Developers of the worlds most popular mobile phone standard will design their next set of security specifications in public, setting the stage for what experts predicted will be an effectively snoop-proof cell phone.
Although developers have yet to even choose which voice- and data-scrambling algorithm will be the successor to the widely criticized global system for mobile communications (GSM) standard, the result promises to be the best ever, some experts said, since activist cryptographers will be able to examine the regime and find flaws before it is installed in millions of handsets.
"What were seeing is a move towards openness in companies and groups providing technology thats used for infrastructure, especially things like the telephone system," said Ian Goldberg, chief scientist at Zero-Knowledge Systems.
Goldberg, together with fellow cryptographers David Wagner and Marc Briceno, broke the COMP 128 algorithm used to prevent cloning of GSM handsets in April 1998. Since cloning lets hackers masquerade as other cell phone users, the crack meant the trio had, in theory at least, the ability to listen to any conversation that took place over the targeted phone.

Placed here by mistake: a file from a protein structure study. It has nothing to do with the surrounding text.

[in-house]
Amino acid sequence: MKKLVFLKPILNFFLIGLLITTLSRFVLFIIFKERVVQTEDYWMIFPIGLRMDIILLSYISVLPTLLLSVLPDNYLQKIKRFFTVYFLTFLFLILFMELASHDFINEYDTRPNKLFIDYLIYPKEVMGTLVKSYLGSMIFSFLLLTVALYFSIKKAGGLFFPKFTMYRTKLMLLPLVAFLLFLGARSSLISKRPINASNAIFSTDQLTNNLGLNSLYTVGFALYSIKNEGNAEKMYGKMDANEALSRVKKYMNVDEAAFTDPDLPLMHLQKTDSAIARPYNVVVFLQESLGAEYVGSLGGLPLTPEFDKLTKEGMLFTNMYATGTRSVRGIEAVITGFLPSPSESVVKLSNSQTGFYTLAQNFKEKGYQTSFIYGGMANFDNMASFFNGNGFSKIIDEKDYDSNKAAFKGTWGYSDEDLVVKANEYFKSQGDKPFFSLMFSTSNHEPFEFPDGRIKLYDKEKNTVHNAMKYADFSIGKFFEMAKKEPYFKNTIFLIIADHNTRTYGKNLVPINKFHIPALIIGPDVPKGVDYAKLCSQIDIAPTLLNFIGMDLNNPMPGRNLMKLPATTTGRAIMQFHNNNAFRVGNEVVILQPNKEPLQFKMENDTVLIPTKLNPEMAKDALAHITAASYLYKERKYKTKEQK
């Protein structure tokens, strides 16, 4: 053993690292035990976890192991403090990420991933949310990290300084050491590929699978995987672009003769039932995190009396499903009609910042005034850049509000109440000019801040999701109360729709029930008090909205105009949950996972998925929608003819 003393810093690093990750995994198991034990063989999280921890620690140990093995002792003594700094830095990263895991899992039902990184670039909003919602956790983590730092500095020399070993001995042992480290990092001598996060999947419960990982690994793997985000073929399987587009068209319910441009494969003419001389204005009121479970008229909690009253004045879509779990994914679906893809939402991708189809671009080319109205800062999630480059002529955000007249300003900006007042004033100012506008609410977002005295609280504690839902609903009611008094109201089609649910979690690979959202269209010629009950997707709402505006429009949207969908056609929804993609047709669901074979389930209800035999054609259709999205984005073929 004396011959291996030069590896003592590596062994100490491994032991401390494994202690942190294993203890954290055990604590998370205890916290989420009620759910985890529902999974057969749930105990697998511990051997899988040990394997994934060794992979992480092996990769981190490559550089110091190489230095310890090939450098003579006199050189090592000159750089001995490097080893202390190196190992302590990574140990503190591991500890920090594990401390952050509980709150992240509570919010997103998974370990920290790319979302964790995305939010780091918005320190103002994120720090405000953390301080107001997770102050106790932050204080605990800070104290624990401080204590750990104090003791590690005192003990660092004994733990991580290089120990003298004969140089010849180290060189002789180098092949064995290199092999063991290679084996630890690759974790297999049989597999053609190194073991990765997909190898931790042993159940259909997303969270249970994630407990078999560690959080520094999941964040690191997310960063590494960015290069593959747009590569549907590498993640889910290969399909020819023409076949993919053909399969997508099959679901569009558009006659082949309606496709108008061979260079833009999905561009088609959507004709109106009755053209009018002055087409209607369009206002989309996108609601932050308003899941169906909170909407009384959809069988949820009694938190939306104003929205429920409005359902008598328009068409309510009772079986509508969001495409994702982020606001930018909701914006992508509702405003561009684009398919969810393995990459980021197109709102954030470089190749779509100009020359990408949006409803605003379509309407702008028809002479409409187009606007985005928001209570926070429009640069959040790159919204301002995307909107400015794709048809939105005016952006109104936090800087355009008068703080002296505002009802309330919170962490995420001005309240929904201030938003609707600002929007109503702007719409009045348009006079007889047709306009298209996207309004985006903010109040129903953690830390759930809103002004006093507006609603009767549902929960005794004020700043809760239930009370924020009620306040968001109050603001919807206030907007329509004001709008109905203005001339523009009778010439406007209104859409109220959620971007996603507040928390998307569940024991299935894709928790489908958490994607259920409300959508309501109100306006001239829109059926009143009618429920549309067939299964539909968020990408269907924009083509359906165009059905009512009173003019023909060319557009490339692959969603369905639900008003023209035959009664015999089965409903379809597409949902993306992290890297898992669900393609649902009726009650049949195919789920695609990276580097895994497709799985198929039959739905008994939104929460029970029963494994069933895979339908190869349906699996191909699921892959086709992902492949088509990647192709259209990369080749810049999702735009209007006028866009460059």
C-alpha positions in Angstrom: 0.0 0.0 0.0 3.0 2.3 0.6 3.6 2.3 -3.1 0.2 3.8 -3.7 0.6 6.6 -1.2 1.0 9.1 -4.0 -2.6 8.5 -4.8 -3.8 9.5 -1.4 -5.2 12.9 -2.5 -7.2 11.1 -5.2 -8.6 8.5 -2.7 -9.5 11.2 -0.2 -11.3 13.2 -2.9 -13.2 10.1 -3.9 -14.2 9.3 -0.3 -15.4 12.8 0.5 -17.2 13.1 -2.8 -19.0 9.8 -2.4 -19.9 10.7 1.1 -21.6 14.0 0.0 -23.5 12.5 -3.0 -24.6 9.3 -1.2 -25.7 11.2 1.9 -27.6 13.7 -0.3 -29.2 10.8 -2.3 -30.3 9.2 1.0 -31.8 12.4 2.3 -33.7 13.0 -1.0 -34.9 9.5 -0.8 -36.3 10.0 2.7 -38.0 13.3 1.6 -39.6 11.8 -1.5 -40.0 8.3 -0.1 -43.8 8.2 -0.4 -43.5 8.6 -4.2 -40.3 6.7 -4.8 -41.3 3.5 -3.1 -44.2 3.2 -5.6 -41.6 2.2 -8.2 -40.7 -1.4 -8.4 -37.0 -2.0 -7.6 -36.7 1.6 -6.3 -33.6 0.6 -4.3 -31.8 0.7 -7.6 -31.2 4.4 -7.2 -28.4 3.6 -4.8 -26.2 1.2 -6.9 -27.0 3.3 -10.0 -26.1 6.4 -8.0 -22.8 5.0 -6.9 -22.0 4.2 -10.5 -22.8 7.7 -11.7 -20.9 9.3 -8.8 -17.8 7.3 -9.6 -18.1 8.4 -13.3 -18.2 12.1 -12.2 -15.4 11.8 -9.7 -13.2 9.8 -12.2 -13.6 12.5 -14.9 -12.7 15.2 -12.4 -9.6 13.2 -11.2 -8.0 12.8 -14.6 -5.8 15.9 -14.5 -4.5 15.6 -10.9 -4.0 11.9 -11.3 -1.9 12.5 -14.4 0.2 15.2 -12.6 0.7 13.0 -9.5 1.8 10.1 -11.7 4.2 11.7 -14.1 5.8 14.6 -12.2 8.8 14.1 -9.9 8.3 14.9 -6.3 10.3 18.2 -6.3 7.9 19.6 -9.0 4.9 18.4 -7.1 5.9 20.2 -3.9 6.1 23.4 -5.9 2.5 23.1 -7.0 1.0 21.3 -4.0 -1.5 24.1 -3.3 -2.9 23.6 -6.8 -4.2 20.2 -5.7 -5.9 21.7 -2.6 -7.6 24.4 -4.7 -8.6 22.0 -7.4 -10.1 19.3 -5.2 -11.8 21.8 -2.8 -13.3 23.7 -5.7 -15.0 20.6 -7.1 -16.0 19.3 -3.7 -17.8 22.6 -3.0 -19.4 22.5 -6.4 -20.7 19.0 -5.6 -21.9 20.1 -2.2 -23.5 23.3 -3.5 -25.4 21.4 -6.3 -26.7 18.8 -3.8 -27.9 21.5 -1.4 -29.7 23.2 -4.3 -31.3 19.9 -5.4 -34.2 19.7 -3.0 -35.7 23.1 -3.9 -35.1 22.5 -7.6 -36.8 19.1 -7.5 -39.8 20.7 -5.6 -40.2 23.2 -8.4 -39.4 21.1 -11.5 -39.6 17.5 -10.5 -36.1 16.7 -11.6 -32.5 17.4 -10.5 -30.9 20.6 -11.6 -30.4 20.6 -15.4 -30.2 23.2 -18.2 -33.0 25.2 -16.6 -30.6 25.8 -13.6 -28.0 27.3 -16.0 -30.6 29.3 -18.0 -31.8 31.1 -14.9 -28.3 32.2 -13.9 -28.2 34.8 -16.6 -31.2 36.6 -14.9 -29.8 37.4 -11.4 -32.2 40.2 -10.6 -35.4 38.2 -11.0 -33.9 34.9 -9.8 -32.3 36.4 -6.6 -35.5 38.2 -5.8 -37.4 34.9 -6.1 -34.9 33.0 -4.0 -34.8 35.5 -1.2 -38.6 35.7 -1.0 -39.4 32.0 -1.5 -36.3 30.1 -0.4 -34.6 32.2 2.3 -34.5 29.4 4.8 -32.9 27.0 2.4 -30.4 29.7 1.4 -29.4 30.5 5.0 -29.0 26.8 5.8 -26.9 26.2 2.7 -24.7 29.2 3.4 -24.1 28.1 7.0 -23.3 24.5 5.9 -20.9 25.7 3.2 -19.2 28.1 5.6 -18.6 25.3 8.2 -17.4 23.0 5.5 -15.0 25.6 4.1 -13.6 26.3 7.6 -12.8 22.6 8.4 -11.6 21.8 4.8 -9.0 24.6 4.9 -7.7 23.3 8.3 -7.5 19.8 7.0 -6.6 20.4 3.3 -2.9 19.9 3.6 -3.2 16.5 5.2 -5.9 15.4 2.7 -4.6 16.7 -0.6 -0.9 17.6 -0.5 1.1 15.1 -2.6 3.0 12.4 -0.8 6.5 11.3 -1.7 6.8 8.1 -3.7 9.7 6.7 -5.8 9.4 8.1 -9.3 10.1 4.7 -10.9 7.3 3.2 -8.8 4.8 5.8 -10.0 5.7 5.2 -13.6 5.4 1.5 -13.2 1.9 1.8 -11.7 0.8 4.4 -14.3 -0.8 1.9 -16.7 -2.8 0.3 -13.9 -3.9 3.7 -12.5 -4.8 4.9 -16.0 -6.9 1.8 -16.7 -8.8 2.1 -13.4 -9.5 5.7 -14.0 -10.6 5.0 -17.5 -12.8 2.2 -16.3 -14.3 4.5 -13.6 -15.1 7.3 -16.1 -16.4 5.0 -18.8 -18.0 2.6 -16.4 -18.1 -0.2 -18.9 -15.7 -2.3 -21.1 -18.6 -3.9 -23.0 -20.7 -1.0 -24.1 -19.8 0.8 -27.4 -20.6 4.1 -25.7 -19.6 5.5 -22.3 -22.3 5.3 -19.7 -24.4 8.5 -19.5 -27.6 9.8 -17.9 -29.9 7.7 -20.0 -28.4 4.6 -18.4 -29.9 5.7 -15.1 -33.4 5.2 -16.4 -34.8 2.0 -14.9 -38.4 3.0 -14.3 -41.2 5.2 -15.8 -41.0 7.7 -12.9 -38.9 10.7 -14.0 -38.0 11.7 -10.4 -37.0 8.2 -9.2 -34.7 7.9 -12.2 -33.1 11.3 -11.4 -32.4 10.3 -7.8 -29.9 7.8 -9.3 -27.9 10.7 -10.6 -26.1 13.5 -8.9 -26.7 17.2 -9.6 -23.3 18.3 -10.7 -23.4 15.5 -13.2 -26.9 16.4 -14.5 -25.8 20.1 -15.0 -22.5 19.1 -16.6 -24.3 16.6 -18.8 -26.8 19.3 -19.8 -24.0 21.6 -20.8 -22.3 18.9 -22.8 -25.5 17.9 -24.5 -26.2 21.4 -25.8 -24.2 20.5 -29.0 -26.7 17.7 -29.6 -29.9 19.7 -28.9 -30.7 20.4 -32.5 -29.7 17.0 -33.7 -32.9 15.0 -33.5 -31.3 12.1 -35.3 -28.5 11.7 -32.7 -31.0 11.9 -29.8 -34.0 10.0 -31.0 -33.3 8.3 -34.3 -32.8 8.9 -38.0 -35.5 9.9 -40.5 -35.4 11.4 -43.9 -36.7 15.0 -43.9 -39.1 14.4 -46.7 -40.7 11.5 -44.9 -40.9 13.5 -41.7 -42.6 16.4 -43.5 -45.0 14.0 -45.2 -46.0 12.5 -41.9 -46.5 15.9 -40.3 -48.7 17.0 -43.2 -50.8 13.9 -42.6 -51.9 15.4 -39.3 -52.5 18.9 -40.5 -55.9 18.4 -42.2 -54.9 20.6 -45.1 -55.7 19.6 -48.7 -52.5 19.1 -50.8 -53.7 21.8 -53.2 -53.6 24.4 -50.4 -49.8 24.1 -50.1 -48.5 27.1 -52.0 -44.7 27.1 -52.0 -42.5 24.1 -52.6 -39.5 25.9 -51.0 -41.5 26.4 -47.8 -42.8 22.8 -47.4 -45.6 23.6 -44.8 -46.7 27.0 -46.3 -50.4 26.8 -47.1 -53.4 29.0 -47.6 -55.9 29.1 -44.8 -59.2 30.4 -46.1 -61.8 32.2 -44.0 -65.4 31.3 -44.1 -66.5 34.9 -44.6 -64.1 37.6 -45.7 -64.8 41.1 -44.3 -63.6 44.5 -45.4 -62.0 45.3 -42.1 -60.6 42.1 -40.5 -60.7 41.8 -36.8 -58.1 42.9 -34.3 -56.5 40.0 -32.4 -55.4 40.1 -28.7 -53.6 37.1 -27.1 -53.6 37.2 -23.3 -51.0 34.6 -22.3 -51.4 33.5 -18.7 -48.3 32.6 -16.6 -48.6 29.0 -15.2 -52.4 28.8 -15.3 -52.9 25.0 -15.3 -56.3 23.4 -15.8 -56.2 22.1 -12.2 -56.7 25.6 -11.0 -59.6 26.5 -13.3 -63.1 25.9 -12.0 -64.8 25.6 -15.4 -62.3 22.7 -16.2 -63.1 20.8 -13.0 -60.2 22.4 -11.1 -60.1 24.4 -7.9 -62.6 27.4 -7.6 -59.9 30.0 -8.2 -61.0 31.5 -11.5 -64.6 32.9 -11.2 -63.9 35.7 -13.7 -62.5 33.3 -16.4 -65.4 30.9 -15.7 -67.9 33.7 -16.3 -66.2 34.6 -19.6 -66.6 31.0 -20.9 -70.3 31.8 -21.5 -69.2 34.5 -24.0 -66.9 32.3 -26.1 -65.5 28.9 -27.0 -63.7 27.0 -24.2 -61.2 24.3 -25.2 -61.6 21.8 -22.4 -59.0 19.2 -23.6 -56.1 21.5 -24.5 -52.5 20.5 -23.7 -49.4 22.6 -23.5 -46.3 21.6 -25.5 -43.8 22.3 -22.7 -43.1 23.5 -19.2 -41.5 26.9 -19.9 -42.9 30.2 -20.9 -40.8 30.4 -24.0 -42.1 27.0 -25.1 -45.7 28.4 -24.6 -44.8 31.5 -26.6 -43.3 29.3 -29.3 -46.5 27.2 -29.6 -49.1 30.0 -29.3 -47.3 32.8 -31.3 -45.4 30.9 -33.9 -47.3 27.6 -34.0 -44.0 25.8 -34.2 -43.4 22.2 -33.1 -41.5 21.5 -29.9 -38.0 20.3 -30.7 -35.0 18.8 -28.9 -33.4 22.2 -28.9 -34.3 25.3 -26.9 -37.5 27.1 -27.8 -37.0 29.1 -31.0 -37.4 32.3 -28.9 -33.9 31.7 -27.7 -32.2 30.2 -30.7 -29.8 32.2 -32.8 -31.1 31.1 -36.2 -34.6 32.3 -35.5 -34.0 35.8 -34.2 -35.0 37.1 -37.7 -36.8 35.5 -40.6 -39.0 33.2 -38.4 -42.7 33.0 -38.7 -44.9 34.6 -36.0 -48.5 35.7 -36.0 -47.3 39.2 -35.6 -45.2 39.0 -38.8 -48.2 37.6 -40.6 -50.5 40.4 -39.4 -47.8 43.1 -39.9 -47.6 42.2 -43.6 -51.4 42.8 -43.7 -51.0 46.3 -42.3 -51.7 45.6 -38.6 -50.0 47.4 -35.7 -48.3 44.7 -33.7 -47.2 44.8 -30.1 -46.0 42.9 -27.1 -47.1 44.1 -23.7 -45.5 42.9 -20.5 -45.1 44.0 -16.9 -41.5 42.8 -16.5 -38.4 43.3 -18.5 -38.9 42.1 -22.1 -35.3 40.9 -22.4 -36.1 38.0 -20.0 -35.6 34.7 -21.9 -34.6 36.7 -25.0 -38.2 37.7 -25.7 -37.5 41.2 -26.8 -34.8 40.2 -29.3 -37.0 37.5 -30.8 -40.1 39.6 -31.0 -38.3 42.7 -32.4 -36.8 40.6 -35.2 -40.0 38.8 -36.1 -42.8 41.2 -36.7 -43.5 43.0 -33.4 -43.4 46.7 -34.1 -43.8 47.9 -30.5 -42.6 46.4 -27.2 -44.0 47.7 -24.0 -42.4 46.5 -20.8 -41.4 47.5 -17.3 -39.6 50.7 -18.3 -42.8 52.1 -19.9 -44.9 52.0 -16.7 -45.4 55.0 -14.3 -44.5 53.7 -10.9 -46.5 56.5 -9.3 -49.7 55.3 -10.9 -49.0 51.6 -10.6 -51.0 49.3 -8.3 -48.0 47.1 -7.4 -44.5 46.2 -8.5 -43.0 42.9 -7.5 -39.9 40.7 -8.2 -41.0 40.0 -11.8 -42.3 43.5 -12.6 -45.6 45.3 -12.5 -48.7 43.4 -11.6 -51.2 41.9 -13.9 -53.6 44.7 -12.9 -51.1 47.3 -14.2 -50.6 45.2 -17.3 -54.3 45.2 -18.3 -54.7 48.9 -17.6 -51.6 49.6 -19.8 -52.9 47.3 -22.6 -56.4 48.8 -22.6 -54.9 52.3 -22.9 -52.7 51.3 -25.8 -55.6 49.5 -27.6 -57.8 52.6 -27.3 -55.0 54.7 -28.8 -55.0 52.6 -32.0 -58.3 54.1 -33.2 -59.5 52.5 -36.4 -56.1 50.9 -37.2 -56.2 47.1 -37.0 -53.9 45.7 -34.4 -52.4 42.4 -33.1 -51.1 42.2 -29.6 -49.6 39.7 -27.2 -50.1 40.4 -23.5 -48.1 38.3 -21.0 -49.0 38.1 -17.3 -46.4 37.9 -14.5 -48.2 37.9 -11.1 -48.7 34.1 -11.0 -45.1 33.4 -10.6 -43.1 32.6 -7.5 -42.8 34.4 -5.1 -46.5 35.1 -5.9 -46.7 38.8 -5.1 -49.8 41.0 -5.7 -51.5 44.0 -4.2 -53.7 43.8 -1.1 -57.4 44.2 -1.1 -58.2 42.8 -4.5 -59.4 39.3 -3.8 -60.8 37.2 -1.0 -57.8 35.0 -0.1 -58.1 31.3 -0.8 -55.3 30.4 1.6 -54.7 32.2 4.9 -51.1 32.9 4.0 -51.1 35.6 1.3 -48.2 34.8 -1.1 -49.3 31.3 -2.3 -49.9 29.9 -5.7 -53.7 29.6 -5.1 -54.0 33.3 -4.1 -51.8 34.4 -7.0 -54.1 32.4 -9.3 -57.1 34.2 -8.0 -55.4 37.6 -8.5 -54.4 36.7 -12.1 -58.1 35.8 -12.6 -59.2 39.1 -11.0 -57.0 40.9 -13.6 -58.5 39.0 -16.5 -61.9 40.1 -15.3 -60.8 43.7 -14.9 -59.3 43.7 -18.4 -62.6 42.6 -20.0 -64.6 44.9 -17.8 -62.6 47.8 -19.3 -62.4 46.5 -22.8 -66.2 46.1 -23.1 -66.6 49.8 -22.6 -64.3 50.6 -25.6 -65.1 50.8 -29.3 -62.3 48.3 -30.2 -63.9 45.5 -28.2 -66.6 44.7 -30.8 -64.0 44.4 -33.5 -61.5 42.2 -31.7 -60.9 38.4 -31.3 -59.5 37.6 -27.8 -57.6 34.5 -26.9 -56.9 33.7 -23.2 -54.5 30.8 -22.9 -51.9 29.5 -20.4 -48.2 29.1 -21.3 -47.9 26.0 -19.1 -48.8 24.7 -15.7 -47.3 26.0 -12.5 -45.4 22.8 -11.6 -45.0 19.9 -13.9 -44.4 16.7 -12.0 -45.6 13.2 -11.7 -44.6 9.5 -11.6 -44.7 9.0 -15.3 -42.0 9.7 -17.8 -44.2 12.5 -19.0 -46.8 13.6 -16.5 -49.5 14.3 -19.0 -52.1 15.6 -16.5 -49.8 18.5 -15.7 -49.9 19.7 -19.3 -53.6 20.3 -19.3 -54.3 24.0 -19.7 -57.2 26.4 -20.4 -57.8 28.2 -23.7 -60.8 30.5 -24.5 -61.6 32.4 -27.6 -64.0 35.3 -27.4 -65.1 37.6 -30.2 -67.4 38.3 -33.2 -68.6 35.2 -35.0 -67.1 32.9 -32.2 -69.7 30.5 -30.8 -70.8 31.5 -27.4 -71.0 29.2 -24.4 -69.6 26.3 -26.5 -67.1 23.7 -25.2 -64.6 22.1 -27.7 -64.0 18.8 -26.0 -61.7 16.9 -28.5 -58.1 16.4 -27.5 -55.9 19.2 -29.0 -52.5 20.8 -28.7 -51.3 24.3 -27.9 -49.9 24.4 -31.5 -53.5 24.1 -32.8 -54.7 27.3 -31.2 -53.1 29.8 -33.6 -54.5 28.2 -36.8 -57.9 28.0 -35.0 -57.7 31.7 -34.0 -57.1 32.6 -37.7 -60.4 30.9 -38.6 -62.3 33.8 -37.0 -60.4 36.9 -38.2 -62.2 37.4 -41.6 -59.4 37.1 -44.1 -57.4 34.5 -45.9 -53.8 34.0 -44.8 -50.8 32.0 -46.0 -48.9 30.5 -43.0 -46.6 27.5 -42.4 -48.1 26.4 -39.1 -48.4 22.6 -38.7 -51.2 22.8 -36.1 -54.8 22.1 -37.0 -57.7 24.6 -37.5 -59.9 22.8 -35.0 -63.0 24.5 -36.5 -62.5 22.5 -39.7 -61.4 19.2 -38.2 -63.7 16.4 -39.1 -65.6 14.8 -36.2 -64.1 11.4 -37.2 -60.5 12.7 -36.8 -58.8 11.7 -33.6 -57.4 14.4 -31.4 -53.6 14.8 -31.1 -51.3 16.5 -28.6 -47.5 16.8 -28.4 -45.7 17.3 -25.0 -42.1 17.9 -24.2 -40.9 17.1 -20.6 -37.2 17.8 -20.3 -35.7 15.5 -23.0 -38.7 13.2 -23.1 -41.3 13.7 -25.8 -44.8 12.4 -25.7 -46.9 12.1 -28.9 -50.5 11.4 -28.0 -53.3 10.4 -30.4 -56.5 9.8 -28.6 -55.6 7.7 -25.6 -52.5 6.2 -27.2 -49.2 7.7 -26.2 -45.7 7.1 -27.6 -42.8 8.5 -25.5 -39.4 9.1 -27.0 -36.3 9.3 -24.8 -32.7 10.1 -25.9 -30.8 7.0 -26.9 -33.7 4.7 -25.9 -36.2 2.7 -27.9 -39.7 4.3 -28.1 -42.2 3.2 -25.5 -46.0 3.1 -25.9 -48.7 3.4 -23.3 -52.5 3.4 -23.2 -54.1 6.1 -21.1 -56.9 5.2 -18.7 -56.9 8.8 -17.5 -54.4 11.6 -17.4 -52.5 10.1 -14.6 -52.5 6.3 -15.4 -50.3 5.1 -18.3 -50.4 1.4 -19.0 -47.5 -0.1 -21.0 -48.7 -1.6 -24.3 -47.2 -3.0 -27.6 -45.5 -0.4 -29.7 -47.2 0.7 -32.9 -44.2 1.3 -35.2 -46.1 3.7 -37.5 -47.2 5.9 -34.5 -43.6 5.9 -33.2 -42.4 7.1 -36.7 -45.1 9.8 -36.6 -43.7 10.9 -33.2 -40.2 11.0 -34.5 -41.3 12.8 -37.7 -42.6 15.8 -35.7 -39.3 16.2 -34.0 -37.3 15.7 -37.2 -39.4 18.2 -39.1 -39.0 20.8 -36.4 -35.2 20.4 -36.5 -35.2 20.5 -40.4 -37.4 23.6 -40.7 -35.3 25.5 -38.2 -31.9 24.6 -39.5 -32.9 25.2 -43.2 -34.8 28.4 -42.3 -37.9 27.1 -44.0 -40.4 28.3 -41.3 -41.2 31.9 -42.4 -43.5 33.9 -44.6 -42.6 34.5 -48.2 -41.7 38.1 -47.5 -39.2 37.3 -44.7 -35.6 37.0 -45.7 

Phone industry officials scoffed at the claim, saying the attack would not work under real-world conditions because it required, among other things, physical access to the "smart card" inserted into targeted phones.
Still, the attack left no doubt that cryptographers were closing in on breaking an algorithm that had been developed in secret. Had the standard been done in the open, experts said, public scrutiny would surely have uncovered the flaw before it went out to consumers.
Janos A. Csirik, a mathematician at AT&T Labs-Research, is monitoring the progress of the work on the standard. At this point, he said, theres no telling how good the new 3rd Generation Partnership Project security will be when completed. Nonetheless, he predicted wide and active interest in the project.